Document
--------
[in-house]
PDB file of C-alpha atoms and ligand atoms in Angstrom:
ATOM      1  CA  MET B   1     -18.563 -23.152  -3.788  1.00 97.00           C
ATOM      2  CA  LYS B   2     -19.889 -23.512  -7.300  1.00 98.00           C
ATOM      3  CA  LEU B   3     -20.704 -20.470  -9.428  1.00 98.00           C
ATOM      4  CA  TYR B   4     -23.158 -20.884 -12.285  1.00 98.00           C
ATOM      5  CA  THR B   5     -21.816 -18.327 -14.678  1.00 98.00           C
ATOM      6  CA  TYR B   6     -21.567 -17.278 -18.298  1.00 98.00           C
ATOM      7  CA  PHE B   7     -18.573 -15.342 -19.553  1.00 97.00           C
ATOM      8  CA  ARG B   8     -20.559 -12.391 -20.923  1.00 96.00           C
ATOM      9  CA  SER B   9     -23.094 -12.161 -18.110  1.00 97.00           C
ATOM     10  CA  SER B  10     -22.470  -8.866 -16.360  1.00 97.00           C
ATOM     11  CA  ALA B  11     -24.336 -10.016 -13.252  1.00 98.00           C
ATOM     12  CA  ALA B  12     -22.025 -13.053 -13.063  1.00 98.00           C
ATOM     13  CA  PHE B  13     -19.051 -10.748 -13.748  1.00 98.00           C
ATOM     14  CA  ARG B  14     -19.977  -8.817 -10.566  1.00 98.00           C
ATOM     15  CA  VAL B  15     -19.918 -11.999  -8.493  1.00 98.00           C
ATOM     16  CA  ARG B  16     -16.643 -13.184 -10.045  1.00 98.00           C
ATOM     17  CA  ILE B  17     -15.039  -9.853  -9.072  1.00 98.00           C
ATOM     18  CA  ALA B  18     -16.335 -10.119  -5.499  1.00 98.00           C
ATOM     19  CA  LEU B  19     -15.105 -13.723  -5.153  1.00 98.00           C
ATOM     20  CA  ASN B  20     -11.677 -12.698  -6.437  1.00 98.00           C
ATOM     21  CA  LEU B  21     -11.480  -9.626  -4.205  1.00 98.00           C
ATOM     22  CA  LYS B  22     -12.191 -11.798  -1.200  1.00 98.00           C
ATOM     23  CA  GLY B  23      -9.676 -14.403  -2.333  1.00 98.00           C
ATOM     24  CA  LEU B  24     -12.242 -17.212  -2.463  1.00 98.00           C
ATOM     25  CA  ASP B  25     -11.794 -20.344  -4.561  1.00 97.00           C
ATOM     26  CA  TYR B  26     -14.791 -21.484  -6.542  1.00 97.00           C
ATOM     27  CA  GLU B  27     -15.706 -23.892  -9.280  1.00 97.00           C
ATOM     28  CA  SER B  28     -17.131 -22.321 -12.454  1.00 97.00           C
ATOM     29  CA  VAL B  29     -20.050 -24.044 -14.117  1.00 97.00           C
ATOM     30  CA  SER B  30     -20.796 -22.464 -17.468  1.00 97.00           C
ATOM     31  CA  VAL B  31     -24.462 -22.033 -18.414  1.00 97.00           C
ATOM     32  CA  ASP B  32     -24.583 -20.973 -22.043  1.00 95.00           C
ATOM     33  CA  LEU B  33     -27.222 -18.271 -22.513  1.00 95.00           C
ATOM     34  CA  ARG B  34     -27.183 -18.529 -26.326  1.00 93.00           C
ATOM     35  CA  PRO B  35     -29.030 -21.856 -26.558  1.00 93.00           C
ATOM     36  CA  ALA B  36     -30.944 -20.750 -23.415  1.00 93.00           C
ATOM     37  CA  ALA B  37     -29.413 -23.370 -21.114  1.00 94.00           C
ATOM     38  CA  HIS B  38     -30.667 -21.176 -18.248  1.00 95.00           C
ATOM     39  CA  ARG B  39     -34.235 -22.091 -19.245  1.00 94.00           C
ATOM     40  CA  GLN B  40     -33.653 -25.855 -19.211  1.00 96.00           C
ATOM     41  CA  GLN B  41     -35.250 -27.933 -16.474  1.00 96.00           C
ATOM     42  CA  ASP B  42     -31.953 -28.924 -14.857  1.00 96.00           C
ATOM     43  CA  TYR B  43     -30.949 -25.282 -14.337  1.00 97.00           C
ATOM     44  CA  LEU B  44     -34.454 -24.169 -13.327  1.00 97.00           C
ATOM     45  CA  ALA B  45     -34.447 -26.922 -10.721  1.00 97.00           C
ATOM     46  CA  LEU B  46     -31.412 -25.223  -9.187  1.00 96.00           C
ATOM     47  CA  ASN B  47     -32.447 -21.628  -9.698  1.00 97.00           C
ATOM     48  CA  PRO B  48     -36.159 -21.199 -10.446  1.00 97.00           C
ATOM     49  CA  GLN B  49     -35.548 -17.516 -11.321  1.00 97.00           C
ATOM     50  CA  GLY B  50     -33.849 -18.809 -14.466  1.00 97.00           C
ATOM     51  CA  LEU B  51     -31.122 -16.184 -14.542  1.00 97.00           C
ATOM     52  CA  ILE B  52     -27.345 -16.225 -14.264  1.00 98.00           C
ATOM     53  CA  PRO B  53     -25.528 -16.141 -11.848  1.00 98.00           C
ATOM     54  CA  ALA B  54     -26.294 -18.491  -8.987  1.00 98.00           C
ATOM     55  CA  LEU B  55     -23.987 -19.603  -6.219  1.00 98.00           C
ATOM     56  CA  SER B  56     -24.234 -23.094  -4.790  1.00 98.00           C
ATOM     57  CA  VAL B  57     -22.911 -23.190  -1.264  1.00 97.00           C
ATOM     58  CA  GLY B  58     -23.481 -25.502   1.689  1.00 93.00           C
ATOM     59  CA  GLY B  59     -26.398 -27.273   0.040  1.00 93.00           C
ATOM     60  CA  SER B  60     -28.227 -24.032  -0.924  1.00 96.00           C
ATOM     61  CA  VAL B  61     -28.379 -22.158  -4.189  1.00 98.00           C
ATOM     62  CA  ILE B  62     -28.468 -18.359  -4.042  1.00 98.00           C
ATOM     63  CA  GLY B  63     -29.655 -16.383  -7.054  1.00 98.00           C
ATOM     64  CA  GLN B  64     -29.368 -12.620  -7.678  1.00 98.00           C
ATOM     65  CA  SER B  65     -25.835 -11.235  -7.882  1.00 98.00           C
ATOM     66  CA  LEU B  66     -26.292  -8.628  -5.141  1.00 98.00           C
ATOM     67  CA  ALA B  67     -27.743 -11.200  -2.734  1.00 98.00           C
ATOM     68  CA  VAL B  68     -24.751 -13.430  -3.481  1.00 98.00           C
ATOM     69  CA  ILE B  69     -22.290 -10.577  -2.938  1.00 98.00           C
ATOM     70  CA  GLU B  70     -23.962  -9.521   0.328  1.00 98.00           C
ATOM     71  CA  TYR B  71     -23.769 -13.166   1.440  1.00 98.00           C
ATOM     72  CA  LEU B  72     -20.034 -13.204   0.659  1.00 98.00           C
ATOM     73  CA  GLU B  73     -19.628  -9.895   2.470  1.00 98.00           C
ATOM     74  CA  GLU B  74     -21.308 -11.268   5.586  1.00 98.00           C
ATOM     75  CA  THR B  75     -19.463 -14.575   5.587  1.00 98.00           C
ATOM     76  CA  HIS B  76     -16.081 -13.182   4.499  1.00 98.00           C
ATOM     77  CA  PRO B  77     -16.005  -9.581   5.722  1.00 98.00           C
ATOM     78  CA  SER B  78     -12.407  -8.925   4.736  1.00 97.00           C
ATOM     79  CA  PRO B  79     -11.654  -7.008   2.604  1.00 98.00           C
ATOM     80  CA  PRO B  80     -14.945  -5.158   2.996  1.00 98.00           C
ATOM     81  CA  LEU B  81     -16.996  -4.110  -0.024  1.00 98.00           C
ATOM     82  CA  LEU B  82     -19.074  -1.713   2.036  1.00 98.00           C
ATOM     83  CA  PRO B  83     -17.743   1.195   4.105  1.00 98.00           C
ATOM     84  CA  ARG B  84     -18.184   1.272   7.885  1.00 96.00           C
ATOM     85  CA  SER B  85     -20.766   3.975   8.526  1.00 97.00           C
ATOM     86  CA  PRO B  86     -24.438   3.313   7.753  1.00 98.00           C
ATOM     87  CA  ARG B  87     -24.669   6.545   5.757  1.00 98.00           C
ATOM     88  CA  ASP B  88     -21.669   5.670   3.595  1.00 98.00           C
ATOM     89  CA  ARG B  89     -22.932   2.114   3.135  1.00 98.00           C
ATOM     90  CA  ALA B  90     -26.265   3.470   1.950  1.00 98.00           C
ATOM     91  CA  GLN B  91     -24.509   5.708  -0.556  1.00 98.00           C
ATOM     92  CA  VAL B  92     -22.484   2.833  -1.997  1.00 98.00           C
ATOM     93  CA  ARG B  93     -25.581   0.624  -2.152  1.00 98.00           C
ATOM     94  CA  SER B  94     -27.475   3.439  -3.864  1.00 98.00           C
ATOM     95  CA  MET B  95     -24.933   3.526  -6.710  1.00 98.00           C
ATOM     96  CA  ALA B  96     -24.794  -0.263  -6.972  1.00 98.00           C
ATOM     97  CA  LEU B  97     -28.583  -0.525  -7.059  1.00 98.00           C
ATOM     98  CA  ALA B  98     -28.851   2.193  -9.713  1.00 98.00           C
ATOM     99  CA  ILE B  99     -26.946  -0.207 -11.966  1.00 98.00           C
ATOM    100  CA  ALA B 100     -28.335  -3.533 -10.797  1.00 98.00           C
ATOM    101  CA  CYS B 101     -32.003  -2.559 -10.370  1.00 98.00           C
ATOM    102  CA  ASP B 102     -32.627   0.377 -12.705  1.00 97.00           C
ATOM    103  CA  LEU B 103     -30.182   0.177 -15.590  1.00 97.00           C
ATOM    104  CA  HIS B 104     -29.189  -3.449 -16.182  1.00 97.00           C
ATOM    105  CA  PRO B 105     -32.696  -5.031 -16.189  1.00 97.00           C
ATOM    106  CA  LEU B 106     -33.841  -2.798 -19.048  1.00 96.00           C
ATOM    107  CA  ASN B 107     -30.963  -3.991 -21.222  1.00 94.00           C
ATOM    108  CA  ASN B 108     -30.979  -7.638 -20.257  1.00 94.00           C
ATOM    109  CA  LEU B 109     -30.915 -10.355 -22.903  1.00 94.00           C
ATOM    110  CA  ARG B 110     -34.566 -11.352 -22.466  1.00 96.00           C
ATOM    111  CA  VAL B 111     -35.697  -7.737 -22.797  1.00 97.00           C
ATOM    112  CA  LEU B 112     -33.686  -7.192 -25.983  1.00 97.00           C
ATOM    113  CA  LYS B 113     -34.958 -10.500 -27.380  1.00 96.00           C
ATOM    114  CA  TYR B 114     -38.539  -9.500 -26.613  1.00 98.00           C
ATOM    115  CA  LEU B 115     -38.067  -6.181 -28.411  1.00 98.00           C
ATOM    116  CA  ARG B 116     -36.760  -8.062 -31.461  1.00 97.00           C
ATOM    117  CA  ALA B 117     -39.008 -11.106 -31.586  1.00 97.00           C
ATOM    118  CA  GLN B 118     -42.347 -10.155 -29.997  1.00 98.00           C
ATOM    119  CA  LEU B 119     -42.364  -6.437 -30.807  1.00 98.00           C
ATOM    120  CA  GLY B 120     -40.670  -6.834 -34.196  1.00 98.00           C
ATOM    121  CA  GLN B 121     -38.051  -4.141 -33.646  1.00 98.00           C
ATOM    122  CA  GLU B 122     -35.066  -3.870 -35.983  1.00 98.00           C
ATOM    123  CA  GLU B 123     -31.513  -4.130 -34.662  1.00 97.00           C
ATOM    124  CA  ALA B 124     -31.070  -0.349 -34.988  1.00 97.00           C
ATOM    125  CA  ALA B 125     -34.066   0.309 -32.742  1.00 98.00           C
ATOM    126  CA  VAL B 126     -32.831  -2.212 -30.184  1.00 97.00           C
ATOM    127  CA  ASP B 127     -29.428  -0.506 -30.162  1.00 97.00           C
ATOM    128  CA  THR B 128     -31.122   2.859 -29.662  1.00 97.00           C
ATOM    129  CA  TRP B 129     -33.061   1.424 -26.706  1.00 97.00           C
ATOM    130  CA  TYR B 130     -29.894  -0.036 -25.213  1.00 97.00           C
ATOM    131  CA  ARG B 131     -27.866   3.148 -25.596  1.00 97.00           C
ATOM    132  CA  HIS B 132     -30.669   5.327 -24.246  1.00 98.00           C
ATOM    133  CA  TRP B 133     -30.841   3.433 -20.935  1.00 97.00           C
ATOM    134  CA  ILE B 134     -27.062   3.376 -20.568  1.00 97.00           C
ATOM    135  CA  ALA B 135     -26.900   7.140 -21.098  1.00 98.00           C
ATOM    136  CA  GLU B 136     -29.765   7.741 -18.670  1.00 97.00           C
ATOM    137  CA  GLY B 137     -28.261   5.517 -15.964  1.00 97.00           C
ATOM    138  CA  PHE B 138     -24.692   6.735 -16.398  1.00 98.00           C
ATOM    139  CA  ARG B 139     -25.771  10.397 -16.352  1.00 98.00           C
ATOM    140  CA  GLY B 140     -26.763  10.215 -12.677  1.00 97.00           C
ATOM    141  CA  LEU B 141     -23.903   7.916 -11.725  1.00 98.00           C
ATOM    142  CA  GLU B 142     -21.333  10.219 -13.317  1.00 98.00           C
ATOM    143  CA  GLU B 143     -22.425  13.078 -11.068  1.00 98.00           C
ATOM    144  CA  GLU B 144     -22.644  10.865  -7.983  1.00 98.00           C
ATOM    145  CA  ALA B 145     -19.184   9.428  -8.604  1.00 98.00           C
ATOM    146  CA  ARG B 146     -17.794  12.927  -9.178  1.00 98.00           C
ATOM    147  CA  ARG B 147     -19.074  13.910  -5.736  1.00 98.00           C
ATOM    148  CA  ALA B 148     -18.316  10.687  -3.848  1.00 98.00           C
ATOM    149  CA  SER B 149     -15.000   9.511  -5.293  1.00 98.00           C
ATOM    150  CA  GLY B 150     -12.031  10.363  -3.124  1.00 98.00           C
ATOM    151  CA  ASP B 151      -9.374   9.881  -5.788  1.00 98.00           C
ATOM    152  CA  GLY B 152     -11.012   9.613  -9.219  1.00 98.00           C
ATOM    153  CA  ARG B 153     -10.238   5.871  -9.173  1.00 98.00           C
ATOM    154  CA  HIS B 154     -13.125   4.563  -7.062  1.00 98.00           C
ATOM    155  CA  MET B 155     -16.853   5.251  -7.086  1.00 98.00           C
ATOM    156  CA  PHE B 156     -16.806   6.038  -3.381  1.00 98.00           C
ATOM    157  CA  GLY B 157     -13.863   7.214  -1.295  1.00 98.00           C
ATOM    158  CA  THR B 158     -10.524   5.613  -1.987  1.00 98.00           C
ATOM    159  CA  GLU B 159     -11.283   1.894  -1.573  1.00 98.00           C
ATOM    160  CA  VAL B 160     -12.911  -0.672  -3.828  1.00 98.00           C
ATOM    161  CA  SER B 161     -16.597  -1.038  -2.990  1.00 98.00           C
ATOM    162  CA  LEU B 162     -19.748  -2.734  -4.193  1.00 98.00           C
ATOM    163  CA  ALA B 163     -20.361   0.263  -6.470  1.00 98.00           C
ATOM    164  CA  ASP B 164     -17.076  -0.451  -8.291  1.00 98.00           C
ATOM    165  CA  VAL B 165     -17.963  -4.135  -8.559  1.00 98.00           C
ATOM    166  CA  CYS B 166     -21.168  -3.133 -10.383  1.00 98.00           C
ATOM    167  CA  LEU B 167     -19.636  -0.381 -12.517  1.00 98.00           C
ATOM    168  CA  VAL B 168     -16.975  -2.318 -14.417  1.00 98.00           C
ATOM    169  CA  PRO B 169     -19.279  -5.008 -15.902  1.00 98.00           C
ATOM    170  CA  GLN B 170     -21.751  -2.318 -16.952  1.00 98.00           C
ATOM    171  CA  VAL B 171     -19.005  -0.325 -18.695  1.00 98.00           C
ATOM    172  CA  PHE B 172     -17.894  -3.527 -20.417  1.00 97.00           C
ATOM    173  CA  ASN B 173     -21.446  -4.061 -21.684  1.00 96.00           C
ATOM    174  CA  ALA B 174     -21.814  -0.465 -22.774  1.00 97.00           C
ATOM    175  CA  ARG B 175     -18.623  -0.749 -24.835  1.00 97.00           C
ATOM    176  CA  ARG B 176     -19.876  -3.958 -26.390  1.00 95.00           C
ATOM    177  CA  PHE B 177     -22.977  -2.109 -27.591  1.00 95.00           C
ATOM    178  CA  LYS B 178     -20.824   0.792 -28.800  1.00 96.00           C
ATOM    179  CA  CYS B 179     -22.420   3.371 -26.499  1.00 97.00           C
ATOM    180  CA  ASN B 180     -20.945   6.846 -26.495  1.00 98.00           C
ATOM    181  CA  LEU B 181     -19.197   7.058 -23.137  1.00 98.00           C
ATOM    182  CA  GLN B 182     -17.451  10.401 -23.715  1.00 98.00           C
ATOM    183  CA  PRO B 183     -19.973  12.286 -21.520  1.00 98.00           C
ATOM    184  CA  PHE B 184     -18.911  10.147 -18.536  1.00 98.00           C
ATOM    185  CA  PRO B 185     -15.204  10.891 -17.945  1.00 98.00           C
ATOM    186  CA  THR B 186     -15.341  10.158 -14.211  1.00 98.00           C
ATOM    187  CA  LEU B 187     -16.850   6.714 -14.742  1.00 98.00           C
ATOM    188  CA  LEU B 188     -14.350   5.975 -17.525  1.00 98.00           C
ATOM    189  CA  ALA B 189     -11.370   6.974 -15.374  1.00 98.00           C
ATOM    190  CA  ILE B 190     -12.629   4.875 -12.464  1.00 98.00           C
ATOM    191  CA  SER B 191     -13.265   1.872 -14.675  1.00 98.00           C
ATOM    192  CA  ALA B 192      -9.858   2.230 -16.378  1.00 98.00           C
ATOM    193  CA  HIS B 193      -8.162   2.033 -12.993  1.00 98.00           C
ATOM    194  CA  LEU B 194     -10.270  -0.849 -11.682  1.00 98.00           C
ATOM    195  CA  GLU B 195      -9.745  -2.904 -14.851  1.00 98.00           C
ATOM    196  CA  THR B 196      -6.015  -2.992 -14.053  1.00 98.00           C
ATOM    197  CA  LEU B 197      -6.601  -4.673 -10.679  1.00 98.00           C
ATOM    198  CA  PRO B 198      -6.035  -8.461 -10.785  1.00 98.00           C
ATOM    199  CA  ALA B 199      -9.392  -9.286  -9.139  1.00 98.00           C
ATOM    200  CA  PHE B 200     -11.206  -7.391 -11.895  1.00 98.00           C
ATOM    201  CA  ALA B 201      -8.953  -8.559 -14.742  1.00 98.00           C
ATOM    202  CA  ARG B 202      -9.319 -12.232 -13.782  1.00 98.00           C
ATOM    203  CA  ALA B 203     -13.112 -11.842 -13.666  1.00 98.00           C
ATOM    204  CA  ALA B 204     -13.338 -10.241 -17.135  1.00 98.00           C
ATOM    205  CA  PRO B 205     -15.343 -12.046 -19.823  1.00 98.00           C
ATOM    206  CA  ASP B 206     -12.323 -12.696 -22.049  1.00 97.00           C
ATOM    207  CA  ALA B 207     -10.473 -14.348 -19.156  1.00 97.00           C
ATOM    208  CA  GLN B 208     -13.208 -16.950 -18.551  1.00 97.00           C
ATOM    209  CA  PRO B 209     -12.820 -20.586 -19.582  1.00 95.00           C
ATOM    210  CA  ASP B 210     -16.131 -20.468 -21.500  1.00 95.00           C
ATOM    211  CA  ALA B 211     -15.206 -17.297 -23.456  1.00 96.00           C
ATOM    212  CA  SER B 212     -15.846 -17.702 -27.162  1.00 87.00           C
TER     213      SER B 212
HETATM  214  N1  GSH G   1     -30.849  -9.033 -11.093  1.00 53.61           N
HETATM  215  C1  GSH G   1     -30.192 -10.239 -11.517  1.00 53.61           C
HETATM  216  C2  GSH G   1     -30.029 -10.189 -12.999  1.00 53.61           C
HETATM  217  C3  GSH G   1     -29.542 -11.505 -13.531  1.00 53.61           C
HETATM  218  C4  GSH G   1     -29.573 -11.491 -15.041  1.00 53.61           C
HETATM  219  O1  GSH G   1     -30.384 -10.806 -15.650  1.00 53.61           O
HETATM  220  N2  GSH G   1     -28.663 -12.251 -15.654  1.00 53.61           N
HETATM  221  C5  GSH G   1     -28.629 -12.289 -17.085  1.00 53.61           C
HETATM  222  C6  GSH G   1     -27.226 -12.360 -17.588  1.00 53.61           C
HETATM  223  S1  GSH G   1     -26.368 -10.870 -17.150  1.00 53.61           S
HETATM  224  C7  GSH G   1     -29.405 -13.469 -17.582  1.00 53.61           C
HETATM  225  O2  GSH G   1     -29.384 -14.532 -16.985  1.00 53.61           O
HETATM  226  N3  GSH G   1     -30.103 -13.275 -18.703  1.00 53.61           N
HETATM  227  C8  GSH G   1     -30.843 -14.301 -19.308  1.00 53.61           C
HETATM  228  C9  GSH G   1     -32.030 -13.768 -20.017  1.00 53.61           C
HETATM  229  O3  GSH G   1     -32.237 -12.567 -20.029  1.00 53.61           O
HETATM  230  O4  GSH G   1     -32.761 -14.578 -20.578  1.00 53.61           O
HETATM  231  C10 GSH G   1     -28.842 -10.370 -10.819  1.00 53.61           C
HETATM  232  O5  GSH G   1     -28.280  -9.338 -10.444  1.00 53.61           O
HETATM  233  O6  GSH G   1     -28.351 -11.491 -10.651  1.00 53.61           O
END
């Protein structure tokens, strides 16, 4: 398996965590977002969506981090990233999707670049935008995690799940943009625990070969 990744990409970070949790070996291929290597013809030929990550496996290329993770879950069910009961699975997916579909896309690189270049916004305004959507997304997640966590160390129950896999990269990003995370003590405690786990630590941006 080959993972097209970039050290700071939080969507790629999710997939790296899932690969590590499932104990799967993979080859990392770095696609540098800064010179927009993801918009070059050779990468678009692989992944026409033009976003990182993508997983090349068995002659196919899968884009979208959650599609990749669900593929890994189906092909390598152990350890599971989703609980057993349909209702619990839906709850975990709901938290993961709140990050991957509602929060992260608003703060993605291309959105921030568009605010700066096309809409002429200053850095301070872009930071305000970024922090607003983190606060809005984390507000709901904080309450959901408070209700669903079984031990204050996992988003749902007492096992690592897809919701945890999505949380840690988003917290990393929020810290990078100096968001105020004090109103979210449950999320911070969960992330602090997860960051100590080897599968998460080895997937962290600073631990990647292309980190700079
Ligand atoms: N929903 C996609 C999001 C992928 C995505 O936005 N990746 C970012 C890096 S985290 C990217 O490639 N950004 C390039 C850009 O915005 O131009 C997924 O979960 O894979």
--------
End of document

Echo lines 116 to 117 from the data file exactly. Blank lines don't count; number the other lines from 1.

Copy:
ATOM    114  CA  TYR B 114     -38.539  -9.500 -26.613  1.00 98.00           C
ATOM    115  CA  LEU B 115     -38.067  -6.181 -28.411  1.00 98.00           C